Let us pause now to pay our respects to Bunny Mellon. She died in mid-March on her Virginia horse-country estate. But no tears, please. Bunny — nobody called her by her given name Rachel — lived a long and rich life.
Very long. Very rich.
One hundred and three at her death, Bunny Mellon spent every year of her century-plus life in luxury. Her grandfather had made a fortune off Listerine, her father off Gillette. She became wealthier still. In 1948, she married Paul Mellon, the only son of Andrew Mellon, one of the richest men in 1920s America.
Paul and Bunny would spend over 50 years together, shuttling between their horse farm and an assortment of other homes in Antigua, Paris, New York, Washington, Nantucket, and Cape Cod.
One obituary describes Bunny Mellon as “the last standing true American aristocrat.” Bunny’s life actually holds a deeper historical significance. At her passing, she represented the last link between America’s original plutocrats, the gang that ushered in the Great Depression, and our contemporary plutocrats, the crew that gave us the Great Recession.
Mellon had her high-society debut in October 1929, the same month the stock market crashed. America’s top 1 percent was then collecting nearly a quarter of the nation’s income, a level the nation’s deepest pockets would not match again until Bunny Mellon’s last decade.
Bunny’s life, in effect, saw the demise of one plutocracy and the rise of another.
And that presents us with a bit of a mystery. How did Bunny’s mammoth family fortune survive the mid-20th century, a span of years that saw America’s other original plutocratic fortunes battered down by a 91 percent federal tax on income over $400,000 and a 77 percent estate tax on bequests over $10 million?
The answer: The Mellons had an ace up their sleeve. Bunny’s father-in-law, Andrew Mellon, didn’t just hold a huge fortune. He held enormous political power, as the longest-serving secretary of the treasury in U.S. history. On his watch, between 1921 and 1932, America’s top income tax rate, 77 percent on income over $1 million in 1918, would drop to just 25 percent.
Mellon despised the estate tax even more than taxes on high incomes.
“The social necessity for breaking up large fortunes in this country,” he pronounced in 1924, “does not exist.”
Under constant pressure from Andrew Mellon, lawmakers slashed federal estate tax rates and completely repealed the “gift tax,” a low-profile accessory to the estate tax.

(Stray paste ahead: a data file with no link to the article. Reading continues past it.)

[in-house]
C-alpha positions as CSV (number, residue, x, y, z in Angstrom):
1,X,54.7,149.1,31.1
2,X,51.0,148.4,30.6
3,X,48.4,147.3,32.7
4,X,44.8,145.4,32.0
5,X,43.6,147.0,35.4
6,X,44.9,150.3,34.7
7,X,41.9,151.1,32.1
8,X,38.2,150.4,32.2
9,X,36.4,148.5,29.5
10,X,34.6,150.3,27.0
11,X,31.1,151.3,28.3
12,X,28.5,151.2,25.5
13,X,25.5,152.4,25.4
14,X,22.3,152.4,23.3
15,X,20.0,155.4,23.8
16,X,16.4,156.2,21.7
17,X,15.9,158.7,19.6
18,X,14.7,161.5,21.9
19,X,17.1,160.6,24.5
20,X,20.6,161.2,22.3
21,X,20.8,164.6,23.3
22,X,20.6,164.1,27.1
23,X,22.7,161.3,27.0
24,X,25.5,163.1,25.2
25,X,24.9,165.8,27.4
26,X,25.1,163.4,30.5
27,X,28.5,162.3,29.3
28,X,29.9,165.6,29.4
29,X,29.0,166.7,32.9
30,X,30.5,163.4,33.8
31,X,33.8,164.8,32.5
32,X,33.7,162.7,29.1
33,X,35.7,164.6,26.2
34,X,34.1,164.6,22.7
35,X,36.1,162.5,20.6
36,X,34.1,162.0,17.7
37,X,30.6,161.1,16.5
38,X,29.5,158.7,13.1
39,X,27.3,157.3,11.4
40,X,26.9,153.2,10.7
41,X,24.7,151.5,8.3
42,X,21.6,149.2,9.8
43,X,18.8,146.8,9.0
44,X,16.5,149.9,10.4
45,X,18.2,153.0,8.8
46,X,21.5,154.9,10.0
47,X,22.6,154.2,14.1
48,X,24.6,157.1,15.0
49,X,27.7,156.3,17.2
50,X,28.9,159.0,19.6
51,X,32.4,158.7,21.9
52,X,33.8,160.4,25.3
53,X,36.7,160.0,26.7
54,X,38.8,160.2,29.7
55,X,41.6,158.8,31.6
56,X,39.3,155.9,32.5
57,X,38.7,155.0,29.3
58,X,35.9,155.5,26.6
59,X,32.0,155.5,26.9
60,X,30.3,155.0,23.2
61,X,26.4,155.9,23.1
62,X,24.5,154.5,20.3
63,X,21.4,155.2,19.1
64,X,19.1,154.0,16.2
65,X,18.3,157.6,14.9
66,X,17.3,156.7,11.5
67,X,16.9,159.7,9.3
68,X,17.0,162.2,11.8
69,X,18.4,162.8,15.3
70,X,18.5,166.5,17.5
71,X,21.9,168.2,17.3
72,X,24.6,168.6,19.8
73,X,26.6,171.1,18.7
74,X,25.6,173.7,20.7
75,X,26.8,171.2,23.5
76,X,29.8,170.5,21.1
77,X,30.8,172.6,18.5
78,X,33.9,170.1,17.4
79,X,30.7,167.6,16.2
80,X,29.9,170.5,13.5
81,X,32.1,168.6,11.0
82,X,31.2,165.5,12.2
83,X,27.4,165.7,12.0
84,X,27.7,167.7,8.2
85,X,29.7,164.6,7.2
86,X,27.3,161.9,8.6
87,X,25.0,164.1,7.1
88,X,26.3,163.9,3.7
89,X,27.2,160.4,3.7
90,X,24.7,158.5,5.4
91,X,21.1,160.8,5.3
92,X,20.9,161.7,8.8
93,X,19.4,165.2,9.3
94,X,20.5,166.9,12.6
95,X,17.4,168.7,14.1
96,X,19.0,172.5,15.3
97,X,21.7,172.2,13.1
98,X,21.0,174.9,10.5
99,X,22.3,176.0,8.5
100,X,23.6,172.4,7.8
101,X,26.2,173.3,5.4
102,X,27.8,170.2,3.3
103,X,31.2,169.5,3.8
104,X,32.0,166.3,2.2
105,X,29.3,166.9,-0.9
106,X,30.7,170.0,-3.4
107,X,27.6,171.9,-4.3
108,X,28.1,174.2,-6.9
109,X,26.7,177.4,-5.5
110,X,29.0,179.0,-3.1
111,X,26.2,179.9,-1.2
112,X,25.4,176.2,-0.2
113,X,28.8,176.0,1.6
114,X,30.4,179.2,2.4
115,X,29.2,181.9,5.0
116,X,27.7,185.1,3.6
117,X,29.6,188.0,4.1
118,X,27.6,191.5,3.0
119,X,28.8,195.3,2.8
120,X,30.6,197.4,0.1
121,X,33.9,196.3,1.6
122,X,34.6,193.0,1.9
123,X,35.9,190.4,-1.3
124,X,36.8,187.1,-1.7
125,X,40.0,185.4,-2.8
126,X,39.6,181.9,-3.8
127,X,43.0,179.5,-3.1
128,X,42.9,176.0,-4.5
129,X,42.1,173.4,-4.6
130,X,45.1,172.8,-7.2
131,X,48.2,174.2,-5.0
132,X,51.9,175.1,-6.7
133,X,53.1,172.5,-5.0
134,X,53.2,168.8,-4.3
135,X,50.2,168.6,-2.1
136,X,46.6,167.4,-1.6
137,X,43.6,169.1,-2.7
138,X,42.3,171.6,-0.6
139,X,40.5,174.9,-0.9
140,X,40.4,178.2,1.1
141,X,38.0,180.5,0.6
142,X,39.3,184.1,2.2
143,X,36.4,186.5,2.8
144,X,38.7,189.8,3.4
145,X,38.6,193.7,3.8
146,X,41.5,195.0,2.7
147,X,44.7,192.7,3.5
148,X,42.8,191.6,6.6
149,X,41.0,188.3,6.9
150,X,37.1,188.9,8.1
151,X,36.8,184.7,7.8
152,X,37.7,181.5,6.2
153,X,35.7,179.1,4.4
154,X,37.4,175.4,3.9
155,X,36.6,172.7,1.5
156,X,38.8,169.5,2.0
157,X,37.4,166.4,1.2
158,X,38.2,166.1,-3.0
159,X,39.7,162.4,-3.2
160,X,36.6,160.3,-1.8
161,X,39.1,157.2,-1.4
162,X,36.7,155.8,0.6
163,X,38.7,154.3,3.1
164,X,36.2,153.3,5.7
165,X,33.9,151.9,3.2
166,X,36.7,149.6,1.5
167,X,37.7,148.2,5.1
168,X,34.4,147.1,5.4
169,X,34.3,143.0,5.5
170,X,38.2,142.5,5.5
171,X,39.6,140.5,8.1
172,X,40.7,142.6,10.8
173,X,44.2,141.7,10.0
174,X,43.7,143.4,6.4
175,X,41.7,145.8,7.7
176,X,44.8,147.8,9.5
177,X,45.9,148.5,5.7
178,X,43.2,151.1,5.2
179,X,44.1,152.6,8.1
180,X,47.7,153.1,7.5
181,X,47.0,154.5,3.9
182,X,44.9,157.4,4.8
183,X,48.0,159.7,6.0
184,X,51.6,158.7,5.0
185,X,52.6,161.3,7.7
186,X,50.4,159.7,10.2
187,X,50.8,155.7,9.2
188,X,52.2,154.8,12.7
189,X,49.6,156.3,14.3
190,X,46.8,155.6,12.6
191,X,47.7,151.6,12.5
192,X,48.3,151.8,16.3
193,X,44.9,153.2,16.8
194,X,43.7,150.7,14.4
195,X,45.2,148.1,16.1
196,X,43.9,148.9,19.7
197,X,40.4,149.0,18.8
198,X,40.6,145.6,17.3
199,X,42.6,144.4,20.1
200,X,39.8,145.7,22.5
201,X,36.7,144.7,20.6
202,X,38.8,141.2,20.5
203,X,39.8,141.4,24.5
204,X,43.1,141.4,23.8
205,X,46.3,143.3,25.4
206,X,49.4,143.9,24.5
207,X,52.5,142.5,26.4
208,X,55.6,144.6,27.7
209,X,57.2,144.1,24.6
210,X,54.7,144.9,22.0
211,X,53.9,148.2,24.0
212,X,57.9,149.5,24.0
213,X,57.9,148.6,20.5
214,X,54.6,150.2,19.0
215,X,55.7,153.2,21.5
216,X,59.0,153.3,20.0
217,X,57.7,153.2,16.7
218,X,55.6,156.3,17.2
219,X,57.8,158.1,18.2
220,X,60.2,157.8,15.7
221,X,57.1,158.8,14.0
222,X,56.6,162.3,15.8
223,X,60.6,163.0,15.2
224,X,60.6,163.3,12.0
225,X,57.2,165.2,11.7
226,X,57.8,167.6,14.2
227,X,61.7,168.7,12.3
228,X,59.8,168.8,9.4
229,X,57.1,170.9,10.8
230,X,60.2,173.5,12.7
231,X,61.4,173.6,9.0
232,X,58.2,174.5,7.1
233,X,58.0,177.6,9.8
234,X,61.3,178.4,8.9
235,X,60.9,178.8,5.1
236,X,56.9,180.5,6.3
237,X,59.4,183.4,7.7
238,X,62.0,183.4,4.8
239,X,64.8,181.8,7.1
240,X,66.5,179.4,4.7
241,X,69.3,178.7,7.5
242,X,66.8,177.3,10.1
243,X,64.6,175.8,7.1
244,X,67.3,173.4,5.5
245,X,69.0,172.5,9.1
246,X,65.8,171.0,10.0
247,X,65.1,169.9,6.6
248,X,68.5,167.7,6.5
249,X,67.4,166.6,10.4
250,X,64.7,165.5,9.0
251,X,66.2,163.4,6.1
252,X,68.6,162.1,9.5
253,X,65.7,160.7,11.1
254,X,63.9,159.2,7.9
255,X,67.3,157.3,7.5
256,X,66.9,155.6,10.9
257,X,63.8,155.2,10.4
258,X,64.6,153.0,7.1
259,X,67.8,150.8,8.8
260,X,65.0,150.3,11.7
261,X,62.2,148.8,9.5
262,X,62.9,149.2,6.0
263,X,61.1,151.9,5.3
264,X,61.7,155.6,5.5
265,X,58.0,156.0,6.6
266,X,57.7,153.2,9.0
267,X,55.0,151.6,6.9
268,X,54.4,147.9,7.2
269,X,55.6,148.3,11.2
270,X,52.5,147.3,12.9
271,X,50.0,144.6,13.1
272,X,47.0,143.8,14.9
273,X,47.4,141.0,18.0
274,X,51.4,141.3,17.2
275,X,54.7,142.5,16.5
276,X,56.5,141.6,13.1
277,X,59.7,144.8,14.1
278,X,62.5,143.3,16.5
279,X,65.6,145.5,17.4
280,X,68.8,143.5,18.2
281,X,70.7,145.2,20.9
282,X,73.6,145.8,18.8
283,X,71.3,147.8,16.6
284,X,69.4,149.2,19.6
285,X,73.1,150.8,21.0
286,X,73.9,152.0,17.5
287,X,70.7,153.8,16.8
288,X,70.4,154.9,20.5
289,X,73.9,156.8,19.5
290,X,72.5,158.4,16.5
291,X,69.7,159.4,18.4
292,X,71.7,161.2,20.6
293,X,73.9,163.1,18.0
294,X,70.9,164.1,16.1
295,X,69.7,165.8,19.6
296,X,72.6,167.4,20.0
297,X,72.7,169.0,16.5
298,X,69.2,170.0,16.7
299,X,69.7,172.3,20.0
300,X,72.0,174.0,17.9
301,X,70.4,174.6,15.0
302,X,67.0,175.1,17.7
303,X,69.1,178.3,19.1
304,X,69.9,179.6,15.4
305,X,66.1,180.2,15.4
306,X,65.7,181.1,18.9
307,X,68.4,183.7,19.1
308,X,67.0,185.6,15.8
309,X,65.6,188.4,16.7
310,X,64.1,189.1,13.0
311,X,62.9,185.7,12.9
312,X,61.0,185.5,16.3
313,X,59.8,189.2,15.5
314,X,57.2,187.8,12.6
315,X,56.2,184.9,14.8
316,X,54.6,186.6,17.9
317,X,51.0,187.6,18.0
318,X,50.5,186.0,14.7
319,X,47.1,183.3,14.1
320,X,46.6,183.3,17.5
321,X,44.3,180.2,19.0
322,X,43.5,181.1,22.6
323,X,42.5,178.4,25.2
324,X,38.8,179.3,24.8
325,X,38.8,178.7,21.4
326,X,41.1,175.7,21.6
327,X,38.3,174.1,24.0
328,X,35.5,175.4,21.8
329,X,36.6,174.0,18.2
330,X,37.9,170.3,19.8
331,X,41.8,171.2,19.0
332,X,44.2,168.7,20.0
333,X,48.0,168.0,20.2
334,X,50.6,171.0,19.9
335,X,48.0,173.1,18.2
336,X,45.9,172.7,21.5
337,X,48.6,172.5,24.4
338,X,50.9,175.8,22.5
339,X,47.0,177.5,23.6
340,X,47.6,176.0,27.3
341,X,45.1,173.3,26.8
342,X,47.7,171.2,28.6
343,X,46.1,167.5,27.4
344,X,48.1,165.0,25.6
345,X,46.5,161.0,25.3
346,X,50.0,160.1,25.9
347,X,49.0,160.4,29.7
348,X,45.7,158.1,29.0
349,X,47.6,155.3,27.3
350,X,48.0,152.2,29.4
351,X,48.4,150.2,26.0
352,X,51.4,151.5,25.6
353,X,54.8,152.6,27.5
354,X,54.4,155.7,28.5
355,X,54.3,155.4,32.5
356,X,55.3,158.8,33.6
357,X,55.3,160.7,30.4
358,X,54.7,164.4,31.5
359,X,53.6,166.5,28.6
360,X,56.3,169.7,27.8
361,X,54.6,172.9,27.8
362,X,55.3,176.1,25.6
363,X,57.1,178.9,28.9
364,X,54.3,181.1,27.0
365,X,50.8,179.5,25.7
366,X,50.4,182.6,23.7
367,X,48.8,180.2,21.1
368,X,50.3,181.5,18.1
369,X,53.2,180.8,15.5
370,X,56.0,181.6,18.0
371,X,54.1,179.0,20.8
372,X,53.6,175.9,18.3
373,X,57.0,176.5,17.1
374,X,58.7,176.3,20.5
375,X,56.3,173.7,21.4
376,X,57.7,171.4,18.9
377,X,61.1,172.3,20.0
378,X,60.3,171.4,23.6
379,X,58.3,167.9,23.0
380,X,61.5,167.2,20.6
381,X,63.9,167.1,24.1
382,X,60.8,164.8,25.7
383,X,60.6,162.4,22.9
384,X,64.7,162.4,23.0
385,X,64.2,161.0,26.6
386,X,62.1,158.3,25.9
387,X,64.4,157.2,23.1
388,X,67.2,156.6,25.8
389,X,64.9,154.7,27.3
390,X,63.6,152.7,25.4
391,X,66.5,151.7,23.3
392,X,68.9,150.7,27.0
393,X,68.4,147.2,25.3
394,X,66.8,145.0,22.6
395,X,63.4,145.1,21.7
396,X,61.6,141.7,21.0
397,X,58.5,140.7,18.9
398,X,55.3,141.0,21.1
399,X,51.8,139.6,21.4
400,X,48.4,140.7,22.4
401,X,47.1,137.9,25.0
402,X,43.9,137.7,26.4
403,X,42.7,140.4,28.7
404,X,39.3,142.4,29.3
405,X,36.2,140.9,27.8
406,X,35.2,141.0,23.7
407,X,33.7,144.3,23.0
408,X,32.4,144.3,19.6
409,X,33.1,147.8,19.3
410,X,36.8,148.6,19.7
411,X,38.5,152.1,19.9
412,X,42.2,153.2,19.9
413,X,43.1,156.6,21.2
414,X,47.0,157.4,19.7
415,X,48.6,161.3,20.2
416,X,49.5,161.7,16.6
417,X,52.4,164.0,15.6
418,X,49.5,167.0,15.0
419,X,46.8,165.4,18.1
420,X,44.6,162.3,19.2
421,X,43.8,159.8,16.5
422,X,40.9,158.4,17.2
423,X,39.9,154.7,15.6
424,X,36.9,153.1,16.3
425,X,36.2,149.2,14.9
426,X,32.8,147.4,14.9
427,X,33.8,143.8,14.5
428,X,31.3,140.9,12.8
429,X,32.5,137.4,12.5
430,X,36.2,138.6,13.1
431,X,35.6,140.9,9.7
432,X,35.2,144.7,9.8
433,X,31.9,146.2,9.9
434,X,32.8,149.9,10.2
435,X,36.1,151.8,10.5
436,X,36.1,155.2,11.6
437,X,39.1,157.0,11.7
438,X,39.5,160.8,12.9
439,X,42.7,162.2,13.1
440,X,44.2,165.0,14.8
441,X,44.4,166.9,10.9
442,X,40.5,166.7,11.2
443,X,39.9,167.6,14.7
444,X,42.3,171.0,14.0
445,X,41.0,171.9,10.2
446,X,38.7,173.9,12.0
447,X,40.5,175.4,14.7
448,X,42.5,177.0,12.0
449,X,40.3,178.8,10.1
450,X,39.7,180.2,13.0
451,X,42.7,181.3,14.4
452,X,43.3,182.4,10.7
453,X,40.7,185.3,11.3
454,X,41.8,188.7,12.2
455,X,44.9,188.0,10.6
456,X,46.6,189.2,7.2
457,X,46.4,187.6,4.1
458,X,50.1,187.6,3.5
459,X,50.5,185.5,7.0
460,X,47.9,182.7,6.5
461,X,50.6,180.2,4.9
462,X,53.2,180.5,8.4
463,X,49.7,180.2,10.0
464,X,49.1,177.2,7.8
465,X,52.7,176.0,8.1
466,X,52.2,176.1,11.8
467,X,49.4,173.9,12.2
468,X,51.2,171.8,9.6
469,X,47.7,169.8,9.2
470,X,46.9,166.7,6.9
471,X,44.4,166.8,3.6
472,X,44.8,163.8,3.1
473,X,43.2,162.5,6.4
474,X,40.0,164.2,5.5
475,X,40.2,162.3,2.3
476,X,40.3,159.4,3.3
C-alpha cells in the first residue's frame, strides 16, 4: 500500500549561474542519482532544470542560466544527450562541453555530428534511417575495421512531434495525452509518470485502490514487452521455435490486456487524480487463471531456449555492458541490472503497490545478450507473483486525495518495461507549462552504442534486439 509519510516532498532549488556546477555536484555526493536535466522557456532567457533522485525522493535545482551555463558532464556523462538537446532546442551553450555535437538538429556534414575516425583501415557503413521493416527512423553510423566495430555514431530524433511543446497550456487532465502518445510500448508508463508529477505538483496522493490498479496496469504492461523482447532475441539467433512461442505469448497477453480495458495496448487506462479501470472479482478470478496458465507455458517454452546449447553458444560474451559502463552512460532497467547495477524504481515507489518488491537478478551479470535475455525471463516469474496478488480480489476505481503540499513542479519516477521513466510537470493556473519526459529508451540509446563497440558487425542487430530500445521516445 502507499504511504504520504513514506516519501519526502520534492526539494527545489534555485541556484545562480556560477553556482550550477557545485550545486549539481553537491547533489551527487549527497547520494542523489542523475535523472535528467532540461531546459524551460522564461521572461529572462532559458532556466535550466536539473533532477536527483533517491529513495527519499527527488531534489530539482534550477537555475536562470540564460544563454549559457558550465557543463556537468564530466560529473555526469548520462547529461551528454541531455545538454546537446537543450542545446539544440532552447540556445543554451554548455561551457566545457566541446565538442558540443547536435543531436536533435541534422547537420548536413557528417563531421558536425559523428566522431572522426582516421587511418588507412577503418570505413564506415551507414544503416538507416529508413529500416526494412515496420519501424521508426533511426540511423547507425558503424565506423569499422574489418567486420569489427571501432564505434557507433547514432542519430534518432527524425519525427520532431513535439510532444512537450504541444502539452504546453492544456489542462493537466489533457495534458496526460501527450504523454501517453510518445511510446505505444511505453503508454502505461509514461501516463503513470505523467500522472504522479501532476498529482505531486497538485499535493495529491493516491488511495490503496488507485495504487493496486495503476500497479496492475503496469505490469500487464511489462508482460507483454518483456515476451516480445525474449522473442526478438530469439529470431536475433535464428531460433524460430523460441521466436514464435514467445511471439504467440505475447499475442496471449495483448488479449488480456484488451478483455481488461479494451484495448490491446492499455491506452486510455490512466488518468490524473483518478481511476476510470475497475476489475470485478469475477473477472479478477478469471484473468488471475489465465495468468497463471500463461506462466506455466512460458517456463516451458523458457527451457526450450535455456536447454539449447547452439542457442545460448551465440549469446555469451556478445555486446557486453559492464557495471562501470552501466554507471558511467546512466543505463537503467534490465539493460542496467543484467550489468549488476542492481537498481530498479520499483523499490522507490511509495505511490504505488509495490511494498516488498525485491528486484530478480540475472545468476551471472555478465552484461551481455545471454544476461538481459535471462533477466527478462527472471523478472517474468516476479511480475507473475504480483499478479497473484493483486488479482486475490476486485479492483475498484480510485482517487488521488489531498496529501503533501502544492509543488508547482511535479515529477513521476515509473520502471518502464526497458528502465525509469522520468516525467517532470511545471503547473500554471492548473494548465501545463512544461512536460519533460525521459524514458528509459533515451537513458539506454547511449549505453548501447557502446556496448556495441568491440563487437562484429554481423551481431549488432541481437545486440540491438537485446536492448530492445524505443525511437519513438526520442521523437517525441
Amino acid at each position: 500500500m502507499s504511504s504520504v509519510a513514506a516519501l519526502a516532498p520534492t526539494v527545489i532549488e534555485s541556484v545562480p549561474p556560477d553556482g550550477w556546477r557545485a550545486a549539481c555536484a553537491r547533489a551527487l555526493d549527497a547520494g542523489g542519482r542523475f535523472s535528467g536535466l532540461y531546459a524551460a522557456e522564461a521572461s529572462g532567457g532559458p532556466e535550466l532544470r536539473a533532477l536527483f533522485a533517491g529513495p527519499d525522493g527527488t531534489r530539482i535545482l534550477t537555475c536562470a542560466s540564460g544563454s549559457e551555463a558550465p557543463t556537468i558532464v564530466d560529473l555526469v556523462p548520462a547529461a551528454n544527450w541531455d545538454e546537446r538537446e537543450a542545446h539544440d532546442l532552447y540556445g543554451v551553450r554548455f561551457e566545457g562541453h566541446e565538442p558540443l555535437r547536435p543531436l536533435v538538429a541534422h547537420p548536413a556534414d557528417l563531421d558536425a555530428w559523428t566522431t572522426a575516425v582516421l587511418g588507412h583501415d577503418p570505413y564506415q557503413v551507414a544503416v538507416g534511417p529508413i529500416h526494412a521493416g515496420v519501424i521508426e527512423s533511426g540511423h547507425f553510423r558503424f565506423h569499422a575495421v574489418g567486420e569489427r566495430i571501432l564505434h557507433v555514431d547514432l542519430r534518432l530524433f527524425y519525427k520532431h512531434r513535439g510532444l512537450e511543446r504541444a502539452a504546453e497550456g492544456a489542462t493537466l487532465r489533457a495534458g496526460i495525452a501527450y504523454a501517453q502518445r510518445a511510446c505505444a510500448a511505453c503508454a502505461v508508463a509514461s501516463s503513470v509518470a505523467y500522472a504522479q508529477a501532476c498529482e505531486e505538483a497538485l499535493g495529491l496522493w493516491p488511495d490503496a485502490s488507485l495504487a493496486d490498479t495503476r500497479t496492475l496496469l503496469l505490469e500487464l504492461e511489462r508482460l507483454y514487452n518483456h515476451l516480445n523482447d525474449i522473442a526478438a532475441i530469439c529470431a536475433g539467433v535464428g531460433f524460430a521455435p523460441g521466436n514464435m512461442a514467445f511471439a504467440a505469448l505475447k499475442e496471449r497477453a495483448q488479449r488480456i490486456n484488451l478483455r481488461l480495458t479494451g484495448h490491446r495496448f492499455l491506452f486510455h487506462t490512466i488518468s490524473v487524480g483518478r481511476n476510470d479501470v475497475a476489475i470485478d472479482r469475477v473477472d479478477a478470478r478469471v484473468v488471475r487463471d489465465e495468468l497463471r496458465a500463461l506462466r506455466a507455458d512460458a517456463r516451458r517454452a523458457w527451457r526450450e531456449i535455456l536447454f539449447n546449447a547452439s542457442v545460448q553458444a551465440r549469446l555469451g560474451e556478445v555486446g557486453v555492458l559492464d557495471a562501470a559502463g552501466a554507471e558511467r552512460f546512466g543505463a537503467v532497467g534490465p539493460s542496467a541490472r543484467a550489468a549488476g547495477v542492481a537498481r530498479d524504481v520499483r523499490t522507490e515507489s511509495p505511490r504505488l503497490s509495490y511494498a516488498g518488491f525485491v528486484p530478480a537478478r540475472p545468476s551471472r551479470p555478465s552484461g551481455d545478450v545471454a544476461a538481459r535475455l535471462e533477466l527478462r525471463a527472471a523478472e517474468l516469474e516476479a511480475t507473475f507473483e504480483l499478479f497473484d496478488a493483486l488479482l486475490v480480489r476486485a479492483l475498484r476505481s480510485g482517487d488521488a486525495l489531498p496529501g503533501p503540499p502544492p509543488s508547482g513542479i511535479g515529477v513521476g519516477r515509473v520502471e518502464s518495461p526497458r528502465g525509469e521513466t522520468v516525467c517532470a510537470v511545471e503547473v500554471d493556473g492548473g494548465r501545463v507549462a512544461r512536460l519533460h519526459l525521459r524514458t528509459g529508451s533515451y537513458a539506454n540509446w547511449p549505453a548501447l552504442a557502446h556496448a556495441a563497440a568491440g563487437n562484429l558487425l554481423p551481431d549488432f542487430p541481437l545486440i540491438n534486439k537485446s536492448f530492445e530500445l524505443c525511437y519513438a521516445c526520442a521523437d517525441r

Congress had enacted a gift tax to prevent the wealthy from sidestepping estate tax levies by “giving” their money away to family. Mellon in 1926 had this gift tax eliminated — and then showered his dear ones with millions in untaxed gifts.
Mellon also had the Treasury Department quietly issue tax rebates to the rich for the high taxes they had paid before tax rates started falling. These rebates upped his own net worth by the equivalent of over a quarter-billion dollars today.
Mellon’s grand fortune, thanks to maneuvers like these, passed largely intact to his nearest and dearest. In 1957, Fortune published a list of America’s wealthiest individuals. Half of the top eight owed their wealth to Andrew Mellon.
This immense wealth enabled Bunny Mellon to skate through the mid-20th century. Her rich contemporaries found the going much more difficult. By the 1950s, newly restored high taxes on America’s richest people had their grand estates turning into college campuses and suburban housing tracts.
Not all the rich, to be sure, had such a hard time in the high-tax years right after World War II. Oil industry fortunes flourished mightily, fueled by a set of special tax breaks zealously guarded by the nation’s two most potent lawmakers, House speaker Sam Rayburn and Senate majority leader Lyndon Johnson.
These Big Oil fortunes — with substantial Mellon heir cash on the side — later bankrolled a new conservative political infrastructure and set the stage for the Reagan era’s wildly successful assault against high taxes on America’s richest.
By Bunny Mellon’s golden years, that assault had completely recreated the plutocracy of her youth. She outlived America’s era of greater equality. The great irony: Greater inequality, public health researchers have documented, tends to limit how long the rest of us live.
OtherWords columnist Sam Pizzigati, an Institute for Policy Studies associate fellow